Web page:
I was ambling through west London the other weekend and came across a really odd scene.

Parked in a street just off Sloane Square were two Golf GTis that looked as if the last 20 odd years hadn’t happened.

The J-plater was a big bumper 16V, pretty much the last of the line. But the really odd thing was the lack of evidence that the last two decades had happened.

The car was completely intact, with the correct wheels and even the 16V logo’d side rubbing strips, which used to be the target of light-fingered big-bumper conversionists.

I glimpsed inside and it got even weirder. The original radio has survived and the centre console even held a boxed cassette.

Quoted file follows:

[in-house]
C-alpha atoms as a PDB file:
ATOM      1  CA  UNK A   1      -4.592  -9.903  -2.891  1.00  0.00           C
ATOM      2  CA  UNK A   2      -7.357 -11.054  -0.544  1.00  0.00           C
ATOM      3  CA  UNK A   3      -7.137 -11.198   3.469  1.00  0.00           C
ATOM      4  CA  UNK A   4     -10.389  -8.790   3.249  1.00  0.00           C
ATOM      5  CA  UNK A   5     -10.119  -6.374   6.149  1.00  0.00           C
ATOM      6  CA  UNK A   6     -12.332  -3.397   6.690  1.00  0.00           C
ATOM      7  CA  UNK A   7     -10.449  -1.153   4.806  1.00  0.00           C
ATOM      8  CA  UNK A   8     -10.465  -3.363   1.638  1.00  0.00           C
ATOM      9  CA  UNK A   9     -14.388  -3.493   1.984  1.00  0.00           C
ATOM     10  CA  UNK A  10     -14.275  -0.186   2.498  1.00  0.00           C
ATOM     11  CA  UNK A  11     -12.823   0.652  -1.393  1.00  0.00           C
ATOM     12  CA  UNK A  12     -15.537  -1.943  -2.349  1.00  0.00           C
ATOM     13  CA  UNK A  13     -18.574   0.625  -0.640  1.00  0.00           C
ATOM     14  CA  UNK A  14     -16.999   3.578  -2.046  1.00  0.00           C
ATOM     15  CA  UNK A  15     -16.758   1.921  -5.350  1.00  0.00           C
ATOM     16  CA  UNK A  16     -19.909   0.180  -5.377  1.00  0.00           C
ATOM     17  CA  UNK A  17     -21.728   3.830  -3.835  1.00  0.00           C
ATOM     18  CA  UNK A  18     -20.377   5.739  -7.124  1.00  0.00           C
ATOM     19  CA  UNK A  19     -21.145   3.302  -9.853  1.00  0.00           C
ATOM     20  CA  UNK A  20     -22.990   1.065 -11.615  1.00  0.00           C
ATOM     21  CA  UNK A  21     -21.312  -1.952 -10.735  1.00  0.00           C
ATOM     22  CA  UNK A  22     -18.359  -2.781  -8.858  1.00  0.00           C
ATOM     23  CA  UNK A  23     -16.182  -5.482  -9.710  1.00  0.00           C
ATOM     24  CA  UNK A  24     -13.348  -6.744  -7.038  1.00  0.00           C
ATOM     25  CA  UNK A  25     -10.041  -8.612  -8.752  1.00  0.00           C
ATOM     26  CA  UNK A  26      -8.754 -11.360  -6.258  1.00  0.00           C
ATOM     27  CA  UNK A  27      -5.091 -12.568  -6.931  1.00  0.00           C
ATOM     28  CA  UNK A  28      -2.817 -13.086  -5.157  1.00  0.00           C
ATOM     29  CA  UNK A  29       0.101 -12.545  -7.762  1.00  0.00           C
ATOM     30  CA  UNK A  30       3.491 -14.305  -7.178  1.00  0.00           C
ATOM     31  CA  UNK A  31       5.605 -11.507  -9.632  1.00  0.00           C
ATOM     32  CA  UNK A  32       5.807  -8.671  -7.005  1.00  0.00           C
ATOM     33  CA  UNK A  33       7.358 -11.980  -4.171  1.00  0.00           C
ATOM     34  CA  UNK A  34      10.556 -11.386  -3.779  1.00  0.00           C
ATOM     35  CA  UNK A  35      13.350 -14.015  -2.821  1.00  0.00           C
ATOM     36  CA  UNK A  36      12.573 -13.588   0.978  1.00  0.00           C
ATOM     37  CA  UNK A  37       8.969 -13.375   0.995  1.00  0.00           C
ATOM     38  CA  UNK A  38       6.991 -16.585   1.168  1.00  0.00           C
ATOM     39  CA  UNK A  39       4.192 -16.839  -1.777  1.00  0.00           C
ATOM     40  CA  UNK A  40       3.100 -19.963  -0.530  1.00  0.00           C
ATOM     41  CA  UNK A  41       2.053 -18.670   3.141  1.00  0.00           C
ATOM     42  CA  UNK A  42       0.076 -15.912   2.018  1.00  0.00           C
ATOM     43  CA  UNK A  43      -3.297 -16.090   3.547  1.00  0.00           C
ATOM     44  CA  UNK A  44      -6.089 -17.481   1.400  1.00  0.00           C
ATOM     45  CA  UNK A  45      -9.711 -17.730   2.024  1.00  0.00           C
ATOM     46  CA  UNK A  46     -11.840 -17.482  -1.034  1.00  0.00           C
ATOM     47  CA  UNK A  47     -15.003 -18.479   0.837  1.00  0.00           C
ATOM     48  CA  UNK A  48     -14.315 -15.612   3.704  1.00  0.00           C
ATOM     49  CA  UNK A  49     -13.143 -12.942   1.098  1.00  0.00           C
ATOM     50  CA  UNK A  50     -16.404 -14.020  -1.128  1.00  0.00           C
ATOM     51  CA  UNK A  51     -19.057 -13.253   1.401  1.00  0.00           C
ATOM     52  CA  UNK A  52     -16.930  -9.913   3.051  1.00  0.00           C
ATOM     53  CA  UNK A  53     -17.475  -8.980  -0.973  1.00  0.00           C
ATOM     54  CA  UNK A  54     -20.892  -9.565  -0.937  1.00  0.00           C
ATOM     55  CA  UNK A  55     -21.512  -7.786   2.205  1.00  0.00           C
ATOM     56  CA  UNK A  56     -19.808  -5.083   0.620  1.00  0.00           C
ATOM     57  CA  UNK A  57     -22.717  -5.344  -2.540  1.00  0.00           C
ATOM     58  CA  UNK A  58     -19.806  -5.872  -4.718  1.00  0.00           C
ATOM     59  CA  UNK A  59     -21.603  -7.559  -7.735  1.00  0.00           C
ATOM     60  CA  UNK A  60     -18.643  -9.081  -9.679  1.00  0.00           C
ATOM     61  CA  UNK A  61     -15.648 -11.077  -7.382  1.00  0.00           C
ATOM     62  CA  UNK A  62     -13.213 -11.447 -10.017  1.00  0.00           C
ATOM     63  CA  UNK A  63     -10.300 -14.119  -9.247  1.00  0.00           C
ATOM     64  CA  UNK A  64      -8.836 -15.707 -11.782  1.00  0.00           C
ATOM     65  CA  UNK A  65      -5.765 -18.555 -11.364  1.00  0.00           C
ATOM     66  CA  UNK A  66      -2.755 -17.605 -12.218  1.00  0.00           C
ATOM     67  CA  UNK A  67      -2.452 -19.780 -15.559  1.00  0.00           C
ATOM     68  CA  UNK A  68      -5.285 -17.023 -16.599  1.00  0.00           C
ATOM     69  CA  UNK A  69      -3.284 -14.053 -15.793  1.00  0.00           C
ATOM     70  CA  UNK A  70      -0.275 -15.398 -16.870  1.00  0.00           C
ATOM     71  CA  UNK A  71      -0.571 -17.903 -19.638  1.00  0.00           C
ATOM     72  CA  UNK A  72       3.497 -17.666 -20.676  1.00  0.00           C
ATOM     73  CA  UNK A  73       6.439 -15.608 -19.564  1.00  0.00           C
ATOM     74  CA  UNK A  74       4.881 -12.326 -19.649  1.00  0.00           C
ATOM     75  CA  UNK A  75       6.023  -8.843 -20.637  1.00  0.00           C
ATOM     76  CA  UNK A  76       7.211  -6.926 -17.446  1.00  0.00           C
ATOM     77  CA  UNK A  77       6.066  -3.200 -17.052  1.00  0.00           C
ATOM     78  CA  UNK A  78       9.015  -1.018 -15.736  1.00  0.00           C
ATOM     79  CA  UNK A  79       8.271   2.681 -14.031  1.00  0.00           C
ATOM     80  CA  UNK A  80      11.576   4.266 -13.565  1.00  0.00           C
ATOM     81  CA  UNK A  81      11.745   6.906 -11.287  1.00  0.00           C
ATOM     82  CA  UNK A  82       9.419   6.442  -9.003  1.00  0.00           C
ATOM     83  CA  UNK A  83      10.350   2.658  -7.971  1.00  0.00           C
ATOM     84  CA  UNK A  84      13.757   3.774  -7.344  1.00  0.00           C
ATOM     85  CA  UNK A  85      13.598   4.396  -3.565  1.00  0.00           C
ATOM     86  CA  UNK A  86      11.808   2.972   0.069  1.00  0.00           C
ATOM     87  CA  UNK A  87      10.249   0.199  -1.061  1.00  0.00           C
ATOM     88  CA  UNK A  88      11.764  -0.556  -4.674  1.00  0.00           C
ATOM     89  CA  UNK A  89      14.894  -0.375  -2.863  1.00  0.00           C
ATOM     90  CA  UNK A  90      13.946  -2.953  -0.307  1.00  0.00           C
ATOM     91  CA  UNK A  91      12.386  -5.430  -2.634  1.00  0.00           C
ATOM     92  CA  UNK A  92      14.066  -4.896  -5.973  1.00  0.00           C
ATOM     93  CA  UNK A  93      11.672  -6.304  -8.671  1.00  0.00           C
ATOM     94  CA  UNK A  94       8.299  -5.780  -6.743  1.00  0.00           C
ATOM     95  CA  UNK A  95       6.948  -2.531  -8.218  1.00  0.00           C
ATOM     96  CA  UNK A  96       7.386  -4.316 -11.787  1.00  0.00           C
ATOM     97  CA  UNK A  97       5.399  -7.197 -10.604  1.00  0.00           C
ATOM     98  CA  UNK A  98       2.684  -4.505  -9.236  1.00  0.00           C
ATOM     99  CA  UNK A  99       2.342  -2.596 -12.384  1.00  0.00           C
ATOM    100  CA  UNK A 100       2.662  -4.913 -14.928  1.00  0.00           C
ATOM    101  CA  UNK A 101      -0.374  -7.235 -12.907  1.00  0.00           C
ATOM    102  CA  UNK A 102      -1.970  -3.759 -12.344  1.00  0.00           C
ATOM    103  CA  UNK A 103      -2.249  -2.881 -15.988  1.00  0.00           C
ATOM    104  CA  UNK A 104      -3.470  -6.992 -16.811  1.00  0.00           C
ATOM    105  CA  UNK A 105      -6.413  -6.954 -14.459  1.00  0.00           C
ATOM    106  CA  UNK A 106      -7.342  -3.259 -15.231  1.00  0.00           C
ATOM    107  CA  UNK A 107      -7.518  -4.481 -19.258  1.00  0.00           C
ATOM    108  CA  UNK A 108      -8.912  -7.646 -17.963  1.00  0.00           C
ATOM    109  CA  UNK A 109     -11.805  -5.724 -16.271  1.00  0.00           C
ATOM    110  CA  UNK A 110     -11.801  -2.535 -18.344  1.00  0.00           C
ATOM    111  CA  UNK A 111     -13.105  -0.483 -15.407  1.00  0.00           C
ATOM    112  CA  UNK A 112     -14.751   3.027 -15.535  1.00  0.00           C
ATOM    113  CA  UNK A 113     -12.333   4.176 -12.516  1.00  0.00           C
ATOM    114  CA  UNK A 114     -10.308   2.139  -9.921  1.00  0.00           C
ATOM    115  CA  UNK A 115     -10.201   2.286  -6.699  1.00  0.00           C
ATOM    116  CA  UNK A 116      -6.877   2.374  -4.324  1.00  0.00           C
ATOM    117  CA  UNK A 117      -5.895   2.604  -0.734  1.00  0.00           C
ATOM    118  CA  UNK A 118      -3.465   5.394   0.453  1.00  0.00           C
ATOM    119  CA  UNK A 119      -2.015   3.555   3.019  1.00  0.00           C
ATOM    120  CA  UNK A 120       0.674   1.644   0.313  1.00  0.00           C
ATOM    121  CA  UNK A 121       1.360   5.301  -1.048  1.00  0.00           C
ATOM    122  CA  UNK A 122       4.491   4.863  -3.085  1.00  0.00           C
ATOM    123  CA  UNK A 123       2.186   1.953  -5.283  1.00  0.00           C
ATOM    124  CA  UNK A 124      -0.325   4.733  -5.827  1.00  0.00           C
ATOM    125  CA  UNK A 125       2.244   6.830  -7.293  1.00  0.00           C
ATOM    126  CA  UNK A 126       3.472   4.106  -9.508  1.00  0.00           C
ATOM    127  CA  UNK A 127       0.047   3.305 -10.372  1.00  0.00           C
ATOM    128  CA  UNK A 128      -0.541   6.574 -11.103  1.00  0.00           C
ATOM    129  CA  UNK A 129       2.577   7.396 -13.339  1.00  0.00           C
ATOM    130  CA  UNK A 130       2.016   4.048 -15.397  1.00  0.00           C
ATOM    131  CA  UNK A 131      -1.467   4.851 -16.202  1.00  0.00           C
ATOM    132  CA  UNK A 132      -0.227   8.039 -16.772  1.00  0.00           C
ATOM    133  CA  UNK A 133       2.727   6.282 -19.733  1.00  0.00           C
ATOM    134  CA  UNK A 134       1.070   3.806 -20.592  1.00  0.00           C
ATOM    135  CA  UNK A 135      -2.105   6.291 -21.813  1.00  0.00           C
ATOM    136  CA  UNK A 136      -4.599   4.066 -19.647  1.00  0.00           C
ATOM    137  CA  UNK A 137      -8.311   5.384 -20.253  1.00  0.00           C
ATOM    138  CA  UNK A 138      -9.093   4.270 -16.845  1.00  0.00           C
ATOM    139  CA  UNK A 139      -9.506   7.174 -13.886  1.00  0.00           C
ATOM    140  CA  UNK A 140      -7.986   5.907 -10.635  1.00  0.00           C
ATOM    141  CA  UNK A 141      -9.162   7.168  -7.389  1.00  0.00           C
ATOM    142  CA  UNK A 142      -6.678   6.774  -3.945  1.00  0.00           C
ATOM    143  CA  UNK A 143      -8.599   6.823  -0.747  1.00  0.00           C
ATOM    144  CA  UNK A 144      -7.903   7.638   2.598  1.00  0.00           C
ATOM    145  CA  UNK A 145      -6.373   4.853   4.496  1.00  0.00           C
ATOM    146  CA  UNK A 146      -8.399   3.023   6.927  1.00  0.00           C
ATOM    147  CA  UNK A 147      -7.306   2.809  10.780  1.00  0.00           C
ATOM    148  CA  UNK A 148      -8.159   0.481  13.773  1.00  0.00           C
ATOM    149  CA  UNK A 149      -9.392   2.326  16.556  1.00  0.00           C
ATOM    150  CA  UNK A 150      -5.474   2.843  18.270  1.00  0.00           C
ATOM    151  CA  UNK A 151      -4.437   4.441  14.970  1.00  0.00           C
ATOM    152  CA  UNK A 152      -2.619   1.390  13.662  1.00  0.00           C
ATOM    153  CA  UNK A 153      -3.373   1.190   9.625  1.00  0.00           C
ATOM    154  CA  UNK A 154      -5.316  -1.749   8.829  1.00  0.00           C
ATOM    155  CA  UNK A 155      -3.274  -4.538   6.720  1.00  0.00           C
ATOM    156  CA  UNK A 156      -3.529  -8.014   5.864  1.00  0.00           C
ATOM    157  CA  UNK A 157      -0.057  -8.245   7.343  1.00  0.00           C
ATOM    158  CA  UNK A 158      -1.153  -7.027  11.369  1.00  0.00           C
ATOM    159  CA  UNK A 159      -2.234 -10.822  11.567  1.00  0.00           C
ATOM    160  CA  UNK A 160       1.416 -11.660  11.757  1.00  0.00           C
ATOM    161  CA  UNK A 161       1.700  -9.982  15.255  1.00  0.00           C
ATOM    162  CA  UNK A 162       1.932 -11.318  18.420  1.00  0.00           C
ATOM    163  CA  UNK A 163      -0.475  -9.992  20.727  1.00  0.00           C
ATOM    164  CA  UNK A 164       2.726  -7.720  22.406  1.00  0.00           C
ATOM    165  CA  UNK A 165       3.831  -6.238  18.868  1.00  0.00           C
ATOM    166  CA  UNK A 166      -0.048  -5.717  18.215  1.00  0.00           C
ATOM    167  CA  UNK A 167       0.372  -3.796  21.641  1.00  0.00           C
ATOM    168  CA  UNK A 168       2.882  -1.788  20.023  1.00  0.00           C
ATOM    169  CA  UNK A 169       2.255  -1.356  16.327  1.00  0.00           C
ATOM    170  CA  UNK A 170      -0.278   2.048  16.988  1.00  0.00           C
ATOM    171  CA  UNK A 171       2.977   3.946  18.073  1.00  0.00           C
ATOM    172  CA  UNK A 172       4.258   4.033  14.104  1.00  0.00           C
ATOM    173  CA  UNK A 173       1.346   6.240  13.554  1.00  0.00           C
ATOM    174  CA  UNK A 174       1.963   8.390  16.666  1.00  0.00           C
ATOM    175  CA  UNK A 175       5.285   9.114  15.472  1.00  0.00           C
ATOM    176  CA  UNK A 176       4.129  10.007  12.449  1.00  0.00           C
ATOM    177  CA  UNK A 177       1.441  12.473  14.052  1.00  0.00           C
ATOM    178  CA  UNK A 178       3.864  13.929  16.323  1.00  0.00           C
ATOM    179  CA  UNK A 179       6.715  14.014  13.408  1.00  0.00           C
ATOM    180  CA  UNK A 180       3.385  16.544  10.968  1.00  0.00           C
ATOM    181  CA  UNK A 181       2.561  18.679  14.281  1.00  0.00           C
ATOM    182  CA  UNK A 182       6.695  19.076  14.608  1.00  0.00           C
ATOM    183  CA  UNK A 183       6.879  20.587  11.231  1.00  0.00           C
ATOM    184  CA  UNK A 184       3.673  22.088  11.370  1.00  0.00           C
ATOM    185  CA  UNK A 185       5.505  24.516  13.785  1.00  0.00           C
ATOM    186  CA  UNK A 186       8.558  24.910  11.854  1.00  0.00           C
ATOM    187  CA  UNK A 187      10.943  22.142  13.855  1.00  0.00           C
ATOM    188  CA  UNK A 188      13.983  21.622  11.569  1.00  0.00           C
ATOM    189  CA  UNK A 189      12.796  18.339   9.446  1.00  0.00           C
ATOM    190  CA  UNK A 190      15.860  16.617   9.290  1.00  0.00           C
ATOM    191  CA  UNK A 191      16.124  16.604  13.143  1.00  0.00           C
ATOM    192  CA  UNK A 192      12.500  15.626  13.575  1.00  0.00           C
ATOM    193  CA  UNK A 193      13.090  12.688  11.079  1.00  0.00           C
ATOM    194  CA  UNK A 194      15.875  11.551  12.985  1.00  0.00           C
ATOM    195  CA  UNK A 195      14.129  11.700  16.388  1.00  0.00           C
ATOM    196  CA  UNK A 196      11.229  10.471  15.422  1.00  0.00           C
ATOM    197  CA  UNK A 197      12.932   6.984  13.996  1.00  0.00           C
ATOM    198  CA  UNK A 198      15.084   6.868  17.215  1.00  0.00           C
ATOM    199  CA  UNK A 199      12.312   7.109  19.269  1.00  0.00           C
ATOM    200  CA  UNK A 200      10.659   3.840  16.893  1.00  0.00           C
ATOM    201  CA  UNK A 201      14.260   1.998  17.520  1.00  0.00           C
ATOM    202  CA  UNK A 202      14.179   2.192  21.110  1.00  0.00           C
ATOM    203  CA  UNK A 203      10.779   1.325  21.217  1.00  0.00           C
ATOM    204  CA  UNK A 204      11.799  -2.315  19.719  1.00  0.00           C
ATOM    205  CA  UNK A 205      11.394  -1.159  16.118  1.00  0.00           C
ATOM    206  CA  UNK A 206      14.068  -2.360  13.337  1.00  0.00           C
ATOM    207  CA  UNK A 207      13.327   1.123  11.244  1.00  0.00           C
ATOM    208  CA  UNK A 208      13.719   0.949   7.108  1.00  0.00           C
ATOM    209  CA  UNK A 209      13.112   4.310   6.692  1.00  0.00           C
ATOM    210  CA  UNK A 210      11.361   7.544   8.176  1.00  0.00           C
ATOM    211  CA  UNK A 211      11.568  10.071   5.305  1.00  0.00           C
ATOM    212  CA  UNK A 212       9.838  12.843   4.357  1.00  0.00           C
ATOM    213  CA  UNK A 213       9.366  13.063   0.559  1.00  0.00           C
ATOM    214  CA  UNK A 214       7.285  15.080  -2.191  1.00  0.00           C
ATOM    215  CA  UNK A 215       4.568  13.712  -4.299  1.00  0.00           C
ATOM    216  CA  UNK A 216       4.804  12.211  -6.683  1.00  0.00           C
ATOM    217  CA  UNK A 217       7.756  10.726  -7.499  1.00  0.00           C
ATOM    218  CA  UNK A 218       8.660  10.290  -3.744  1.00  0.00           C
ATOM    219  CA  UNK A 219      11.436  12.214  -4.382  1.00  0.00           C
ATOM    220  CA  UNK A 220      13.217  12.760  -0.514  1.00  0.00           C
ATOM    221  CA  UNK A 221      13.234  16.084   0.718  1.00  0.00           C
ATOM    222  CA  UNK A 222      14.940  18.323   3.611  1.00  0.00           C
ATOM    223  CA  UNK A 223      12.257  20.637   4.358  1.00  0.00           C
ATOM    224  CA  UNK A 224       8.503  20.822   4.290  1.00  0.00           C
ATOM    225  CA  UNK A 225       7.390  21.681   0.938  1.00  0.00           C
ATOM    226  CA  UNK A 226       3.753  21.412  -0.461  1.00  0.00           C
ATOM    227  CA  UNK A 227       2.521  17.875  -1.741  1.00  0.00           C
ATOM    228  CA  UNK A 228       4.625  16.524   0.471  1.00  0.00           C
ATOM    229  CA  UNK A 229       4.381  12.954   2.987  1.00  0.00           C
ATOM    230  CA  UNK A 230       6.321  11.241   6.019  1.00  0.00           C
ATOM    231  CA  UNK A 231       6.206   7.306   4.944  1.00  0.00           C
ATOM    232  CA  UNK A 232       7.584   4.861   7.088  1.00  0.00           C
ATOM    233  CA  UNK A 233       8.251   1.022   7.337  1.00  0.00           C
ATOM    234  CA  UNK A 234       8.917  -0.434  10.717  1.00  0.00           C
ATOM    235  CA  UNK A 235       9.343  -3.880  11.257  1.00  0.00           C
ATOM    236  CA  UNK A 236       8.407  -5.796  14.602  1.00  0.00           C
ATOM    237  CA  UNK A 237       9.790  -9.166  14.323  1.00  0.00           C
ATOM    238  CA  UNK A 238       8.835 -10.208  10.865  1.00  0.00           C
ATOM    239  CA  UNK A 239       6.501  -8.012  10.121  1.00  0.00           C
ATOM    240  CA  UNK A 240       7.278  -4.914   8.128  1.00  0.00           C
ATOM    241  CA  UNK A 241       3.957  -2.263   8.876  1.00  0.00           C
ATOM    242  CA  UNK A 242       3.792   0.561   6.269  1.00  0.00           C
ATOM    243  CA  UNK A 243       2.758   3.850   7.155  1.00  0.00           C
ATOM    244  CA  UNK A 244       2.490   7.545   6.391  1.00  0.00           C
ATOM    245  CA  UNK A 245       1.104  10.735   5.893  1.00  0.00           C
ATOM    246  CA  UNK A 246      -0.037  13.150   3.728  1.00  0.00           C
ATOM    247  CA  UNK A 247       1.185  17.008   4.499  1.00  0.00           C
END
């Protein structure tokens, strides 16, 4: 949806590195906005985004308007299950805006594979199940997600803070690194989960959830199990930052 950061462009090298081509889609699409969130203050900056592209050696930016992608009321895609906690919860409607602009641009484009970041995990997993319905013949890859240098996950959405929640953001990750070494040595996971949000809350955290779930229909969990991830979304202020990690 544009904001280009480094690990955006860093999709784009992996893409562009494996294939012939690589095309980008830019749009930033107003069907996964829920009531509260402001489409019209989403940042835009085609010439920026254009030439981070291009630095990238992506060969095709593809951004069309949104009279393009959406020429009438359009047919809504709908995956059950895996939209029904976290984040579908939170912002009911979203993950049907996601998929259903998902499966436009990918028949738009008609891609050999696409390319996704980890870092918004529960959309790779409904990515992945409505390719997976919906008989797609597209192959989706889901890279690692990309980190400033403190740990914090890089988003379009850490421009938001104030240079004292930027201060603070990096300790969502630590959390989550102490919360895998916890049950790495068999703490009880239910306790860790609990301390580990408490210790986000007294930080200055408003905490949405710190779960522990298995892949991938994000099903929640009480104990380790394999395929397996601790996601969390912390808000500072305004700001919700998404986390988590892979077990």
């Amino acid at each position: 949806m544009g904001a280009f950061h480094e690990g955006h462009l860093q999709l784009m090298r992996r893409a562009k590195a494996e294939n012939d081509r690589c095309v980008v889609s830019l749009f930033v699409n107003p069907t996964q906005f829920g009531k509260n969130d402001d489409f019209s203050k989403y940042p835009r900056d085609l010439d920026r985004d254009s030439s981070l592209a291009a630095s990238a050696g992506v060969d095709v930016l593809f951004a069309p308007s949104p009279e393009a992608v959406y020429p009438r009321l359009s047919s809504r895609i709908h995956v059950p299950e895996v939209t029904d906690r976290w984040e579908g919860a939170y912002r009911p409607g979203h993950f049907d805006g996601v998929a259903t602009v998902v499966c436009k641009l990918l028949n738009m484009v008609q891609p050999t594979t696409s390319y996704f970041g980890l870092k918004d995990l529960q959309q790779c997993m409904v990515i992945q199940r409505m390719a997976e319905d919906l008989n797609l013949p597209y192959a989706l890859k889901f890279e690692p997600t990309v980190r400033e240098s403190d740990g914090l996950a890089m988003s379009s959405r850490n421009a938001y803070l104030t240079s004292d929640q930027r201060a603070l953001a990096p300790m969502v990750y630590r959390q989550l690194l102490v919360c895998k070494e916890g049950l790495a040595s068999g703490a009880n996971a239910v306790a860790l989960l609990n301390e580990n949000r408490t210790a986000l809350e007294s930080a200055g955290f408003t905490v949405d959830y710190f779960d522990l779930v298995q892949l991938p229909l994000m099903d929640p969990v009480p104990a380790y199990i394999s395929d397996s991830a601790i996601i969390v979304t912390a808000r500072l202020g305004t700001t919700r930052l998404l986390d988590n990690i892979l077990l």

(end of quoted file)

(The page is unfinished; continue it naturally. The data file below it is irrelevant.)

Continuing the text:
The old spiral bound map on the back seat and the smart umbrella jammed between the parcel shelf and back seat took me back to the days when I used to visit London as a student and the roaring Sloane Ranger ruled the streets.

Amused by such a well-preserved time capsule, I wandered across the road only to immediately run into an F-plate 16V GTi, which was equally original. The period wheels and period alarm and immobiliser stickers in the side windows were a reminder of the days of rampant car theft.